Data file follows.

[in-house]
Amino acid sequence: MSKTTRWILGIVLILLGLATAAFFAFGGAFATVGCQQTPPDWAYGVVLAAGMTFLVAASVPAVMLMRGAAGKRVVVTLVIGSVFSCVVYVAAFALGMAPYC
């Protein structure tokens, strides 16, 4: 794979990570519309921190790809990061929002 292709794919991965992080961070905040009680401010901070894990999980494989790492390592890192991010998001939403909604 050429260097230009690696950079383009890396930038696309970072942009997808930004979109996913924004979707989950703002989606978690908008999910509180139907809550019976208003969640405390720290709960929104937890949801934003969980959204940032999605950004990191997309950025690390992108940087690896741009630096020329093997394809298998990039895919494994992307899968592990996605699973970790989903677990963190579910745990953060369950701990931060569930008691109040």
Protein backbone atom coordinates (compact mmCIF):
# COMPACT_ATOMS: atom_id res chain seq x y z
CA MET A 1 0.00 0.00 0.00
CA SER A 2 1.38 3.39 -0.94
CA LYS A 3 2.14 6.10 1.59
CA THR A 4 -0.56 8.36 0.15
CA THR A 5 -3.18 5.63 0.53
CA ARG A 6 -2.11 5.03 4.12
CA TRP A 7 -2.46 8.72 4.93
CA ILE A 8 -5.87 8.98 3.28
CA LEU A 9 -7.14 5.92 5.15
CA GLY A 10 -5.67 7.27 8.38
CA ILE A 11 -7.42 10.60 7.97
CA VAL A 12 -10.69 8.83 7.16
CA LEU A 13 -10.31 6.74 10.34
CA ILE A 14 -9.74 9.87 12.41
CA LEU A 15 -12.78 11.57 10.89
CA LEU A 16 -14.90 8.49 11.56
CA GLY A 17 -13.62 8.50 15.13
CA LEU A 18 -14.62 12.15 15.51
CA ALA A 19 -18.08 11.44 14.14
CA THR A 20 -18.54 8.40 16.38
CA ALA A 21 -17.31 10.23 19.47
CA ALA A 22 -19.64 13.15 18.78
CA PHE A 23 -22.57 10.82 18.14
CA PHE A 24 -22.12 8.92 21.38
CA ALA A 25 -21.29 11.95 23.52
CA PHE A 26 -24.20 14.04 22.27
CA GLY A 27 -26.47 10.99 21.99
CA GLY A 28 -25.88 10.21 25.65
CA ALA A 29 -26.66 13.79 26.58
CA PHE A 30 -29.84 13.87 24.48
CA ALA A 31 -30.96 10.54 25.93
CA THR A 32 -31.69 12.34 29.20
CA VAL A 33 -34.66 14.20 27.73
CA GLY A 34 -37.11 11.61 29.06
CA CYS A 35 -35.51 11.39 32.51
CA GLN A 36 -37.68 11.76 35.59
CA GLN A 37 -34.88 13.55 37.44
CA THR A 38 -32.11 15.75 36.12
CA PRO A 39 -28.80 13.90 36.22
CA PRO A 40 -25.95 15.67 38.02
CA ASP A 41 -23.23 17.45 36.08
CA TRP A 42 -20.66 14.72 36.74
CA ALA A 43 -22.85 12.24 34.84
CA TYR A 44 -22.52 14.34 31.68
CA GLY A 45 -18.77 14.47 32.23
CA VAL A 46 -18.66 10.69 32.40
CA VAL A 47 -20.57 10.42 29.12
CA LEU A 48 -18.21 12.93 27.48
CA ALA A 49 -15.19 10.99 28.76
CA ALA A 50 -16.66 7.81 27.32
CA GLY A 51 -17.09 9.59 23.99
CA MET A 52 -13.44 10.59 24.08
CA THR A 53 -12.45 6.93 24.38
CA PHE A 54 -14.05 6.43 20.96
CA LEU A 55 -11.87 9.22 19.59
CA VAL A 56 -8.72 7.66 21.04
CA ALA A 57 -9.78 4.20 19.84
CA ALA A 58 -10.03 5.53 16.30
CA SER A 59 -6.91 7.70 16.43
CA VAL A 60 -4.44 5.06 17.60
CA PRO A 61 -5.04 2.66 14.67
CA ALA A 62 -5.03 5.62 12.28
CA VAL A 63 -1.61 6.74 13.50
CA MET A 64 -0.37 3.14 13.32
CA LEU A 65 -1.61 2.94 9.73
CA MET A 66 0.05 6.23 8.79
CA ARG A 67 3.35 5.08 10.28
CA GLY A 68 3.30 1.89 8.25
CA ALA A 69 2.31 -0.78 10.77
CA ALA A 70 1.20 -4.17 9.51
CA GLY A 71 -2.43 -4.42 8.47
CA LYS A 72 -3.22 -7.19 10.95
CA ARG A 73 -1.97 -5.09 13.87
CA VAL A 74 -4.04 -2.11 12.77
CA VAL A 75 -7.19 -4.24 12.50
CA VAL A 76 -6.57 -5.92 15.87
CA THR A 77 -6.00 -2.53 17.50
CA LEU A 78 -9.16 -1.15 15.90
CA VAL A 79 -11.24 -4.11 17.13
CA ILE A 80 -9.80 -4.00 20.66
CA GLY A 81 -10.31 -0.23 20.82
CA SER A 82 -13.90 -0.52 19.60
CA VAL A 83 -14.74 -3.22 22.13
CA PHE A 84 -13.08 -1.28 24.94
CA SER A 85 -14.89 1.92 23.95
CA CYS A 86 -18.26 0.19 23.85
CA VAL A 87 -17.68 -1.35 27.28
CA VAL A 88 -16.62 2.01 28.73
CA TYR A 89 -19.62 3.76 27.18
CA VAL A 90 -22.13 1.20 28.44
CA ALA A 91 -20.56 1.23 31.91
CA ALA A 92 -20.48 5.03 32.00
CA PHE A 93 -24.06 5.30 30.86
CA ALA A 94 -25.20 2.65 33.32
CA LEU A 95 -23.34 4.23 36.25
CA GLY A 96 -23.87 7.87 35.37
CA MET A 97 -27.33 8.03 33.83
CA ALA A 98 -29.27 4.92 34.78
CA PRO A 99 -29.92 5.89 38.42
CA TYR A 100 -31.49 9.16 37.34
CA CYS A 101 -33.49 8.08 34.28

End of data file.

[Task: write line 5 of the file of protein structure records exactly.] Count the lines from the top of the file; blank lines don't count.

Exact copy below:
# COMPACT_ATOMS: atom_id res chain seq x y z